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Dude, Wii U FTW!


Game Profile
FINAL SCORES
6.0
Visuals
5.0
Audio
6.0
Gameplay
5.5
Features
8.0
Replay
6.0
INFO BOX
PLATFORM:
PlayStation 3
PUBLISHER:
THQ
DEVELOPER:
Rainbow Studios
GENRE: Racing
PLAYERS:   1-12
RELEASE DATE:
December 17, 2007
ESRB RATING:
Everyone
IN THE SERIES
MX vs. ATV Reflex

MX vs. ATV Reflex

MX vs. ATV Reflex

MX vs. ATV Reflex

MX vs ATV Untamed

More in this Series
 Written by Blake Chao  on March 27, 2008

Review: A Platform Too Far


MX Vs. ATV is an abbreviation for Motorcross Vs. All Terrain Vehicle, in case you were too lazy to fire up Wikipedia. This game, upon first look, is the bastard son of the PlayStation 3's incredibly successful MotorStorm title. It has big monster trucks facing off against motorbikes, so it does, and for an added ?novelty factor? its developer has even thrown in those diddy deathtraps so popular in Thailand for families of seven ? the minimoto.

But this is no MotorStorm clone. Nay. Rainbow Studios has been producing motorcross classics for years now, beginning with Motorcross Madness on the PC a decade ago. The company peaked with the hugely successful MX Vs. ATV: Unleashed for PS2 and Xbox. Fuelled by its juggernaut acquirer THQ, one would think that Rainbow Studios had enough in its locker to make MX Vs. ATV: Untamed a truly defining experience on the next generation of consoles.

Booting up MX Vs. ATV on either PlayStation 3 or Xbox 360, you'll notice that this title is a generation out of date. On the PlayStation 3, that realisation sets in a little later, as its loading screen (where you can drive your chosen vehicle across an assault course of jumps) runs at 60 frames-per-second, before everything downgrades when you get into an actual race. The textures are bland and environmental simulation, like water effects, which many of today's titles are handling no problem, cause MX Vs. ATV's engine to chug and splutter.

As for the gameplay, it's a mixed bag, ranging from the hilariously entertaining to the mind-numbingly boring. It seems as if the emergence of MX Vs. ATV's hugely-successful MotorStorm rival has forced the hand of its developers unsuccessfully to tack on many of that latter series' key features. And so, despite the title of this game referring to motorbikes and quad bikes, the first vehicle you'll probably try out is the manly monster truck, which just so happens to be an icon of MotorStorm.

The monster truck is a poorly implemented facet of MX Vs. ATV: Untamed that feels like an afterthought. If these monster trucks were so intrinsic then perhaps Rainbow Studios should have named the game ?MX Vs. ATV Vs. MTRK? instead? Anyway, reeling around a track entirely populated by motorbikes in a monster truck feels a little strange. As you career violently towards offending challengers in an attempt to maim or, at the very least, dismount them, and as you fail by sending your vehicle swirling through the air after a mistimed lunge, your oversized hunk of metal ricochets and flips across the dirt with all the convincingness of a piece of Styrofoam. These ?balsa wood? physics do not impress.

But let's forget monster trucks for now, and talk motorbikes and quad bikes. We shall pretend that the monster trucks in MX Vs. ATV: Untamed never happened, as if they were some sort of propane-induced nightmare.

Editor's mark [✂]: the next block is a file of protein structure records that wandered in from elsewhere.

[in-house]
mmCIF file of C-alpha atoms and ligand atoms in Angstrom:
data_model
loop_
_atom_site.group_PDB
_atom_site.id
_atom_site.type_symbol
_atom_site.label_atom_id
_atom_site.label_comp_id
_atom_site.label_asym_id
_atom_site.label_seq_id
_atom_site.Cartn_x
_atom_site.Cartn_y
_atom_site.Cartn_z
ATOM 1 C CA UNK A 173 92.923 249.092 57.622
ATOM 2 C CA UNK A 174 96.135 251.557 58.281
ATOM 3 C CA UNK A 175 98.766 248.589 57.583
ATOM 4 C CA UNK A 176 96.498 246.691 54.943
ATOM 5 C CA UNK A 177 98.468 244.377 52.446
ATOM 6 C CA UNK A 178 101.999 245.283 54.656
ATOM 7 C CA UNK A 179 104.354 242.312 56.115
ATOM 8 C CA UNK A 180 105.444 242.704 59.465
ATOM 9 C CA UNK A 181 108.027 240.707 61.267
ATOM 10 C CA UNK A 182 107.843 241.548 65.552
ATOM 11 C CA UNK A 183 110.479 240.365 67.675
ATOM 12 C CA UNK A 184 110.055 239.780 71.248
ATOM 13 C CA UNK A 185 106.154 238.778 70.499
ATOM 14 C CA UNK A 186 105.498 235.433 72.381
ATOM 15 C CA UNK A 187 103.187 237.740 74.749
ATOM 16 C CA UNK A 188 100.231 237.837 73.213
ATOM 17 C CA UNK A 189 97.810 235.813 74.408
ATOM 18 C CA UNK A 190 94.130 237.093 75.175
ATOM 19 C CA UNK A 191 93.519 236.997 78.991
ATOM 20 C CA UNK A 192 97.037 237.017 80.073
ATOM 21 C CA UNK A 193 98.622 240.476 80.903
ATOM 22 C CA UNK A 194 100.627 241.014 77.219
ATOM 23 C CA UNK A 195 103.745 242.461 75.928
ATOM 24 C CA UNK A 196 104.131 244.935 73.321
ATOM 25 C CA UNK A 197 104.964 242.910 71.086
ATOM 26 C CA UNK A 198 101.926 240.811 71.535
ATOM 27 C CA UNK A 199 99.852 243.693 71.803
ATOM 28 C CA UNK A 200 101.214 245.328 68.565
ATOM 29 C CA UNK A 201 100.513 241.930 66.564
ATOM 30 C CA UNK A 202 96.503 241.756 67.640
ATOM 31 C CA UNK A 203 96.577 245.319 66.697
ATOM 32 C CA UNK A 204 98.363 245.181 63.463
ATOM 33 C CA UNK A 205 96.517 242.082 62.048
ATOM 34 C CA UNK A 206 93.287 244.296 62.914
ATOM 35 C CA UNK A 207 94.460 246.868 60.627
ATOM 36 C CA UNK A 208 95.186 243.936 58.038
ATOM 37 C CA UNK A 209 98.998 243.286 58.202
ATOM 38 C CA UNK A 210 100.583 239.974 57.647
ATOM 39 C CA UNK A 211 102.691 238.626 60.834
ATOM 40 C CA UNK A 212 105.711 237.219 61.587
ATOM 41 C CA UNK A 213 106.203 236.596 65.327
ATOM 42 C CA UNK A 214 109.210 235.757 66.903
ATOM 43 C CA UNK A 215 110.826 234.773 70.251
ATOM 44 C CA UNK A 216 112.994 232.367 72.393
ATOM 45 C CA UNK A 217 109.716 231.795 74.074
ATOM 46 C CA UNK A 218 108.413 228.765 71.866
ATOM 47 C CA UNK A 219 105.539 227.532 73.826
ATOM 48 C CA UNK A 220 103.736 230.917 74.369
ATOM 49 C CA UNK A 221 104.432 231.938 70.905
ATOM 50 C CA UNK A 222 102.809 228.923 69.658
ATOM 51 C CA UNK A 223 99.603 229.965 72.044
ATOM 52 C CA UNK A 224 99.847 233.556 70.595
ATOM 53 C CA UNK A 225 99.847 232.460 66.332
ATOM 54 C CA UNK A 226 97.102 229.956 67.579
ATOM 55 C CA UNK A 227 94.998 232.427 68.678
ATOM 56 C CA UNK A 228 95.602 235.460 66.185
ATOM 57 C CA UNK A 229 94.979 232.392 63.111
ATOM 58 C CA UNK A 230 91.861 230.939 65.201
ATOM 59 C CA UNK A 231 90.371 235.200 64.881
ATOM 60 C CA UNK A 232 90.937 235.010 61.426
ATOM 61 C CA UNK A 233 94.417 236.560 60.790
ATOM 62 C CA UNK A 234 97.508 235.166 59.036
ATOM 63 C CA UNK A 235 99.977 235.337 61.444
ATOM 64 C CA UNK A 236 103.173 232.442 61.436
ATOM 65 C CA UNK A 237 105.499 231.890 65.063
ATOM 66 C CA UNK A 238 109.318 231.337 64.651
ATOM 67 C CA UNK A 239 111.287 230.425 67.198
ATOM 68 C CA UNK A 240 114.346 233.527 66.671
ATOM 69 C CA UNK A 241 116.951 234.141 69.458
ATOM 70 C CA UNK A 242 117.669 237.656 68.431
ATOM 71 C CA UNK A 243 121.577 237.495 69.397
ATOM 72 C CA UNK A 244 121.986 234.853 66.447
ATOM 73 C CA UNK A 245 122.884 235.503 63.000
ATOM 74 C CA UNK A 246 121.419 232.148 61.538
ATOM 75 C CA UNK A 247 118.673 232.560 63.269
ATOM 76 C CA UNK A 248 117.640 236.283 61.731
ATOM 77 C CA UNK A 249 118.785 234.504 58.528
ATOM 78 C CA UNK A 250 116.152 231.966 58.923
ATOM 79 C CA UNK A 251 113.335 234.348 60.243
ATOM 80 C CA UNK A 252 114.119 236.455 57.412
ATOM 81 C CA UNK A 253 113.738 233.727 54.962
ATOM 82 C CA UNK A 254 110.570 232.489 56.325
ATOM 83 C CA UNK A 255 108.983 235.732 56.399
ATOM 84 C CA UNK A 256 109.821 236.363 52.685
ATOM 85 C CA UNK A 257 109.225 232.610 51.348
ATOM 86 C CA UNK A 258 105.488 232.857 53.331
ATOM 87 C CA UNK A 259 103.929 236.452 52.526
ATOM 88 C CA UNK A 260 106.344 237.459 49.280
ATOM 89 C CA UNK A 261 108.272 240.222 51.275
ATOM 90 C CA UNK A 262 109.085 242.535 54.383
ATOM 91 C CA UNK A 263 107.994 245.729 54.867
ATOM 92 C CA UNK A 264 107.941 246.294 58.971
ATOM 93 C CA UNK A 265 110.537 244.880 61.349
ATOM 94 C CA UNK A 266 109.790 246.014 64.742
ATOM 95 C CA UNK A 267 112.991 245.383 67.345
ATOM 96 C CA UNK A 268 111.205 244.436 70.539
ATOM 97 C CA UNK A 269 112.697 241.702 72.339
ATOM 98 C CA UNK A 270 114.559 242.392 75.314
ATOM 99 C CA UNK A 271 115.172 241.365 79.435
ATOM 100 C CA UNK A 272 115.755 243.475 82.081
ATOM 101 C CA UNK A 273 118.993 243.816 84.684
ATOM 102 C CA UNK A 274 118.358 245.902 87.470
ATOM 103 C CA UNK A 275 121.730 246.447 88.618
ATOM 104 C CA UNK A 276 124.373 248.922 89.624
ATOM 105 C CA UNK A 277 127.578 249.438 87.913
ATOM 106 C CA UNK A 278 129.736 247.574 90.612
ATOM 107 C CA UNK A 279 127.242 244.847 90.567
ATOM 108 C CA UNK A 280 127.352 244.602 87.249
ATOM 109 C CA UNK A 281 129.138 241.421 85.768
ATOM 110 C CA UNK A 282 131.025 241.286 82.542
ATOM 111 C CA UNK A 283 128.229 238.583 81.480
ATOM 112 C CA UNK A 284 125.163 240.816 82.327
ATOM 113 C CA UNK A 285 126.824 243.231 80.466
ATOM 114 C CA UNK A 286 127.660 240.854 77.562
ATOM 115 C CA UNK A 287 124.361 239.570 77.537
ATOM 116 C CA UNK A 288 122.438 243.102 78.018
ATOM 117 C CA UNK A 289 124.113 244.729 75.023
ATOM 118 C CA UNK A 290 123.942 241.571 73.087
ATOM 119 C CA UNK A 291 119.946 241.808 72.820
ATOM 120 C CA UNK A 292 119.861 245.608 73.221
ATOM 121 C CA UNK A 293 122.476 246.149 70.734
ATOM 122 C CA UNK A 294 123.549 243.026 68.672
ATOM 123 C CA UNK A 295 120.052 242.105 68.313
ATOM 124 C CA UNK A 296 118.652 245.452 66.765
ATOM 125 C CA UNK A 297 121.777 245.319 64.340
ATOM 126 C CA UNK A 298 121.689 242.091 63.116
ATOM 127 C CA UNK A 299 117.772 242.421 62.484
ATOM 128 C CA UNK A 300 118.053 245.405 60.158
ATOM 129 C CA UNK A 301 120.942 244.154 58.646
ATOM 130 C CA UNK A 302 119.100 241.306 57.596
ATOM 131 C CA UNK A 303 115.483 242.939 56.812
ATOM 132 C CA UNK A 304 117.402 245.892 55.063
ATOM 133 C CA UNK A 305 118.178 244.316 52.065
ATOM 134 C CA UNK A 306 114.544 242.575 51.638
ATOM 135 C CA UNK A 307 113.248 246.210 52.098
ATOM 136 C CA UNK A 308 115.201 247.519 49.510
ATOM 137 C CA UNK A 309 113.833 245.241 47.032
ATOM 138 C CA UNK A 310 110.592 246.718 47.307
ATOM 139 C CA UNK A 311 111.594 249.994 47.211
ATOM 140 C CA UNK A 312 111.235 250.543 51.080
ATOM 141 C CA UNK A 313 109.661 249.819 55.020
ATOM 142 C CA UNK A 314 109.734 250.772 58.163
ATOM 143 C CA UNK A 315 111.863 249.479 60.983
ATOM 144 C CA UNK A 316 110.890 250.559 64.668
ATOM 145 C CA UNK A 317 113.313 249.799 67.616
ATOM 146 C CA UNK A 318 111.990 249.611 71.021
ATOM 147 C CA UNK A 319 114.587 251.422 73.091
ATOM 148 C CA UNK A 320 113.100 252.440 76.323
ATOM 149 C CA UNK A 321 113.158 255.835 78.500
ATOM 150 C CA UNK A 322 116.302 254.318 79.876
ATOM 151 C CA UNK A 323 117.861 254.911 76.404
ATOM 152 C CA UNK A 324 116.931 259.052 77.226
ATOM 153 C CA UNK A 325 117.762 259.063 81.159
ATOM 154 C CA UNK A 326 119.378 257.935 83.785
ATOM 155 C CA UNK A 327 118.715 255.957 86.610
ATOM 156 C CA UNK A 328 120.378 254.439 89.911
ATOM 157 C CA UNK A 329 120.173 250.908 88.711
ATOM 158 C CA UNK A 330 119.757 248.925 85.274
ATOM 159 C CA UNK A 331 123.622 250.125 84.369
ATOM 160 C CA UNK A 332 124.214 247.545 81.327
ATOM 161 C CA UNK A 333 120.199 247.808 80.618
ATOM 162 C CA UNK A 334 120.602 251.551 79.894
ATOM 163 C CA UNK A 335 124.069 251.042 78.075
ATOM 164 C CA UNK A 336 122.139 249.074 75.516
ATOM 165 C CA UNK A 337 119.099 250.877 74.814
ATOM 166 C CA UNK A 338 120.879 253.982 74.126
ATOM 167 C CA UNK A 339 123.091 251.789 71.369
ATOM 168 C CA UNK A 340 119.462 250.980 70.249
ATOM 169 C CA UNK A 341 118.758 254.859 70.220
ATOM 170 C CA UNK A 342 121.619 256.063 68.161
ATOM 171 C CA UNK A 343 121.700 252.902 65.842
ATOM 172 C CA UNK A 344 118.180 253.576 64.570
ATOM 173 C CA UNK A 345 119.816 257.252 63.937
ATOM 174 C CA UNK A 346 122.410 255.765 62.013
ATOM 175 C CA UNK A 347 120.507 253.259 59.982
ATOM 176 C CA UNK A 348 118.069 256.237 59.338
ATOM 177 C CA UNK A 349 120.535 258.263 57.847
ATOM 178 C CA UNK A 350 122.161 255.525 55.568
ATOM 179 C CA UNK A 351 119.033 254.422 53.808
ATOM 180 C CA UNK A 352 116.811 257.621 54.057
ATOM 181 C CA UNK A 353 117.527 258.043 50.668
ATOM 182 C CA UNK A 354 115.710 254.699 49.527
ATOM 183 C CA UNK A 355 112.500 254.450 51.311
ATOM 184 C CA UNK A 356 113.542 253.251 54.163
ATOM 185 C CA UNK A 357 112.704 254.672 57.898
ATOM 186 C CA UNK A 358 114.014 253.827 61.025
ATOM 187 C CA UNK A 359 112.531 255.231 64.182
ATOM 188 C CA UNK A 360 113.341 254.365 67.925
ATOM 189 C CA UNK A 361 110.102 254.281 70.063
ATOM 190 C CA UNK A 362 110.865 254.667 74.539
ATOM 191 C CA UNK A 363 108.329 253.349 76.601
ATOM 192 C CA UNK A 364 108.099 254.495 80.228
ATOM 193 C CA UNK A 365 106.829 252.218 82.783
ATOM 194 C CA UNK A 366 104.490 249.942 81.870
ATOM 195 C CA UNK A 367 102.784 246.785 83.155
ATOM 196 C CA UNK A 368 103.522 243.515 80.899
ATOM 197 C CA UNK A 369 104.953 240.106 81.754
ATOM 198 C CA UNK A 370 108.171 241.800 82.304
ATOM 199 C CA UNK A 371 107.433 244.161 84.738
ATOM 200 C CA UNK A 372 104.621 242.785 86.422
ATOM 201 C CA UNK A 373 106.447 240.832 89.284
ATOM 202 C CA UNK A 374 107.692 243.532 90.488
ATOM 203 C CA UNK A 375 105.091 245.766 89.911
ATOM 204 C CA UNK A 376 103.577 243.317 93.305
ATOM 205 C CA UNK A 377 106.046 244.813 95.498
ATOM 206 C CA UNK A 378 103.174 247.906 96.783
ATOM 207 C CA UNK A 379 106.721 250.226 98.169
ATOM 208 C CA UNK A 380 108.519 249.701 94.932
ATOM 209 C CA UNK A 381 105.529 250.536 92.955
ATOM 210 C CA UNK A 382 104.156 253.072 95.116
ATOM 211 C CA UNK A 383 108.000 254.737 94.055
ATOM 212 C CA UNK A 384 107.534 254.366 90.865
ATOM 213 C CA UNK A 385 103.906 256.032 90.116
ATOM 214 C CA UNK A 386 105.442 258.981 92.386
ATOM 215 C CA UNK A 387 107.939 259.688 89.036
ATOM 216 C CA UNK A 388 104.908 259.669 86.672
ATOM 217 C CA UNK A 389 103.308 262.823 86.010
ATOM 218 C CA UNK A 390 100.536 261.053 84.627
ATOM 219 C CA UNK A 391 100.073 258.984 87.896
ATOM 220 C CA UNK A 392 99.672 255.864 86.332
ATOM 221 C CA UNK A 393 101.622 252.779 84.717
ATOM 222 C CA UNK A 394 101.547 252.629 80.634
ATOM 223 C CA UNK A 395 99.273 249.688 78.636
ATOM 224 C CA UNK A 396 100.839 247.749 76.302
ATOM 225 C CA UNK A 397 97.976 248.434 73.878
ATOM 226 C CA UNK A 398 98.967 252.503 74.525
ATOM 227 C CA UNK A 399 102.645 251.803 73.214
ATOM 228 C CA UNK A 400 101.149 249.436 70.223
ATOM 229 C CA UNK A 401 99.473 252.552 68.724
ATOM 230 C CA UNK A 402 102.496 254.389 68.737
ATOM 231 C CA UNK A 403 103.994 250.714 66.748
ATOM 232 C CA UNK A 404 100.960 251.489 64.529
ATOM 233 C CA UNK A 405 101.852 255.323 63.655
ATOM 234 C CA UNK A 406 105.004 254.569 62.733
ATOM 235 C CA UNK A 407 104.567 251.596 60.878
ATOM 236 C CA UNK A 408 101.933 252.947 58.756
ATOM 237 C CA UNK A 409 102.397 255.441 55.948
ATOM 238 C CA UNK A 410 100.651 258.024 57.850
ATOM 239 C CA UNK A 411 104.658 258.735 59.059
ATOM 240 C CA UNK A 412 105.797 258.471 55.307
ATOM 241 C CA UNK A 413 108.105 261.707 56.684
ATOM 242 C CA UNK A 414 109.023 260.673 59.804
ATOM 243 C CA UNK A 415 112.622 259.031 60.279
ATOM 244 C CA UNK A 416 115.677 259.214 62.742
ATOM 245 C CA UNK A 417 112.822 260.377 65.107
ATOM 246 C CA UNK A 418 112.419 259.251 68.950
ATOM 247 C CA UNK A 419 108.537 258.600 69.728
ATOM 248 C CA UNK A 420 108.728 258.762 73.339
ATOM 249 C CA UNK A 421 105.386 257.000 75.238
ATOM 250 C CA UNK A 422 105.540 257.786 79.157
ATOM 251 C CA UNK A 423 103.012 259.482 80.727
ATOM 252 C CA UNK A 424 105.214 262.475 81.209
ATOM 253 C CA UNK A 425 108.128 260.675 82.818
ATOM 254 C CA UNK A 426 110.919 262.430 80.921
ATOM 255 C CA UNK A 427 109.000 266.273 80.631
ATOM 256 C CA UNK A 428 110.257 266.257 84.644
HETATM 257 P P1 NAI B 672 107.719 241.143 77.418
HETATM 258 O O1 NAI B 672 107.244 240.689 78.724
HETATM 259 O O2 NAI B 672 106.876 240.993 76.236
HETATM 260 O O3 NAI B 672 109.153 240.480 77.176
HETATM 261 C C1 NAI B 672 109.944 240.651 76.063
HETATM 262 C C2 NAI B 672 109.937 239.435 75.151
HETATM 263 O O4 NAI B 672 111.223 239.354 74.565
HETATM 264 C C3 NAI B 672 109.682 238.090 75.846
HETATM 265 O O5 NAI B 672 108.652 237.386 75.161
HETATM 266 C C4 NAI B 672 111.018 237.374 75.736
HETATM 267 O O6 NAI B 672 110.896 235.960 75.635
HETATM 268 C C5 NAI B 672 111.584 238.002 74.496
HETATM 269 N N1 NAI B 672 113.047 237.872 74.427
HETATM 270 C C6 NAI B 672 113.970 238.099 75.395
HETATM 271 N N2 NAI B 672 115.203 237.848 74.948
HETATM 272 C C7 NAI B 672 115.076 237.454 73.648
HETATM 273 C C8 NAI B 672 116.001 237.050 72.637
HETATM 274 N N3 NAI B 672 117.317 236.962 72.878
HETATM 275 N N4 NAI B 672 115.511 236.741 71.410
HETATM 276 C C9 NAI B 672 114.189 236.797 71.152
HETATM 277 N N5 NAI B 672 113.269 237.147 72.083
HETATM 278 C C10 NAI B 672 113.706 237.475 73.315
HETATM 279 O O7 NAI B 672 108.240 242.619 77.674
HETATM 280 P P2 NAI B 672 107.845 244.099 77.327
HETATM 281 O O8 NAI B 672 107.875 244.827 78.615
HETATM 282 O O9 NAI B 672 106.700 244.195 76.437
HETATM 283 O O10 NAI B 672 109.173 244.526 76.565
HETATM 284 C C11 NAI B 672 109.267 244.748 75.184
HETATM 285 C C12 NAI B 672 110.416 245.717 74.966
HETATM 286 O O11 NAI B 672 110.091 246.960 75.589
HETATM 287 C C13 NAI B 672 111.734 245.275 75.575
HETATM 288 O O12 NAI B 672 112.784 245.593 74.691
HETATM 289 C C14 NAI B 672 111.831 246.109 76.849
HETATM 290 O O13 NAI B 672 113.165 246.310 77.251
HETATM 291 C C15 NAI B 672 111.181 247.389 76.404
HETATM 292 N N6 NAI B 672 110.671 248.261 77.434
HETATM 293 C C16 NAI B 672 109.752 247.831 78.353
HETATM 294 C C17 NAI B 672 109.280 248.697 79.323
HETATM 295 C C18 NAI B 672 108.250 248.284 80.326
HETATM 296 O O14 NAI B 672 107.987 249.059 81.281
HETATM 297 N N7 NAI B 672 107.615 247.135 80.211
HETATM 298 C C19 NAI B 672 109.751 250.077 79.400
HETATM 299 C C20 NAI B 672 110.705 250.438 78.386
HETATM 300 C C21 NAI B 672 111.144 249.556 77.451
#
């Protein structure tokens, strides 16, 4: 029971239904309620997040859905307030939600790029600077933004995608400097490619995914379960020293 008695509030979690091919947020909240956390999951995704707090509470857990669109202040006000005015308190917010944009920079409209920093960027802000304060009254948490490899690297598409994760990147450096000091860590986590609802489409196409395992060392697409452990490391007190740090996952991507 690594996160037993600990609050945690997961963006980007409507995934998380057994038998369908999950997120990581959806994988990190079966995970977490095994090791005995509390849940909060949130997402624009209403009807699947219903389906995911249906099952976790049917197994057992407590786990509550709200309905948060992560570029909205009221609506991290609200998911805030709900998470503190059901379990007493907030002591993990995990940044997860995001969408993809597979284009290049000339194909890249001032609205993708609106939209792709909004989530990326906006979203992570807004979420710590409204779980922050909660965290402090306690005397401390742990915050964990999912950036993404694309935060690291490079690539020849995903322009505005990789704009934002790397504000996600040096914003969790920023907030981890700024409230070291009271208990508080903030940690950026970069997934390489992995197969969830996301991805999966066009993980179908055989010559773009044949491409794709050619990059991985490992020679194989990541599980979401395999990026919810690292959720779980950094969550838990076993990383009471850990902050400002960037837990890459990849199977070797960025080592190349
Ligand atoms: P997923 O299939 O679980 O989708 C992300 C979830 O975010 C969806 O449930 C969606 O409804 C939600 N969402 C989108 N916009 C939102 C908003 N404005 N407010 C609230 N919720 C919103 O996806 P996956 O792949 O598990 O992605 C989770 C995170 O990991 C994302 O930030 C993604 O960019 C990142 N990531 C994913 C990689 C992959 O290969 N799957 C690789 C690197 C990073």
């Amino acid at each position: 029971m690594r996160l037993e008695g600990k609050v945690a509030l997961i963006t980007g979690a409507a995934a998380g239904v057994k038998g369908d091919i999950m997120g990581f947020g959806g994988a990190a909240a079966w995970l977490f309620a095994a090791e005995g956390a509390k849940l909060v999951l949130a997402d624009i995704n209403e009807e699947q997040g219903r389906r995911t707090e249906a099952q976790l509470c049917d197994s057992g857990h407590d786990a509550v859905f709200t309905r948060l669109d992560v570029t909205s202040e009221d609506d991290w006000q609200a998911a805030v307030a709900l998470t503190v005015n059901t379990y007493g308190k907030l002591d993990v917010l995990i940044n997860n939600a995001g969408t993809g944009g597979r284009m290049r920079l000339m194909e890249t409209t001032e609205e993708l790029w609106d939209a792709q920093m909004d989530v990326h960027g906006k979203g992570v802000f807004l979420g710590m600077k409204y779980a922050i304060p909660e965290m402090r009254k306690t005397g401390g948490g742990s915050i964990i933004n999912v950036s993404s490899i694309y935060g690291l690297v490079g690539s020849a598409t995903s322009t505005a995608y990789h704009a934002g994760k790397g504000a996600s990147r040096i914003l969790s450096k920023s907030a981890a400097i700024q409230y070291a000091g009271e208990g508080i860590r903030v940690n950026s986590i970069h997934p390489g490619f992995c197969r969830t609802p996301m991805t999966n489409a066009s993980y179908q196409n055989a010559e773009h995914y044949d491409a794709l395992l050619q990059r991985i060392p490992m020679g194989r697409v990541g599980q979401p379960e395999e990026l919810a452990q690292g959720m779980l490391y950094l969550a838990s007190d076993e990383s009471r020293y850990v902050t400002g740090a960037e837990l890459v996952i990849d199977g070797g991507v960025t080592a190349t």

There are a variety of game types available in MX Vs. ATV: Untamed. These gameplay variations can either be configured by the user in what's known as the ?Event Series?, or experienced on the fly during ?X-Cross Tournament?. The latter mode serves the cream of what MX Vs. ATV: Untamed has to offer. Its 27 competitions range from traditional races inside claustrophobic stadium circuits riddled with jumps, to trick contests on open dust parks that see participants catapulting through the clouds like loons, pulling off death-defying stunts.

During the X-Cross Tournament or Event Series, the number of competitors in one race can be impressive ? they buzz around you like angry wasps and jostle for position ? leading to adrenaline-fuelled bouts where you're concentrating as much on making that next turn as you are not ending up snout-first in a ditch. They're fun. The tricks you can pull off here are varied and rewarding ? there are tons to try. Onlookers will wet themselves with laughter as you plough into solid scaffolding whilst standing on your ill-fated handlebars ? which will be often, as landing a stunt is not easy.

These more enjoyable aspects of MX Vs. ATV are enhanced when experiencing them online. It's always more satisfying to execute degrading tricks and callous off-road rams when their recipients are real people. MX Vs. ATV: Untamed also boasts some original features in addition to its obligatory online mode. ?Hockey', for example, sees vehicles leaving rainbow-coloured trails behind them ? a souped-up version of the Tron Light cycle game that you used to play on your extinct Mac LC. But do these cute additions save the game from its own failings?

Bottom Line
As you can probably tell by now, MX Vs. ATV: Untamed's appeal lies in its gameplay. If you are a graphics junkie who demands that gameplay quality is matched by visual aesthetics, you will hate MX Vs. ATV: Untamed ? you won't even get past its third race. If, however, you are the type of gamer who scrapes the barrel to get the most out of a purchase, then you won't even need a spatula to enjoy MX Vs. ATV: Untamed's wealth of game modes. Either way, one can't deny that if this title had been released for Xbox seven years ago it would have been lauded.


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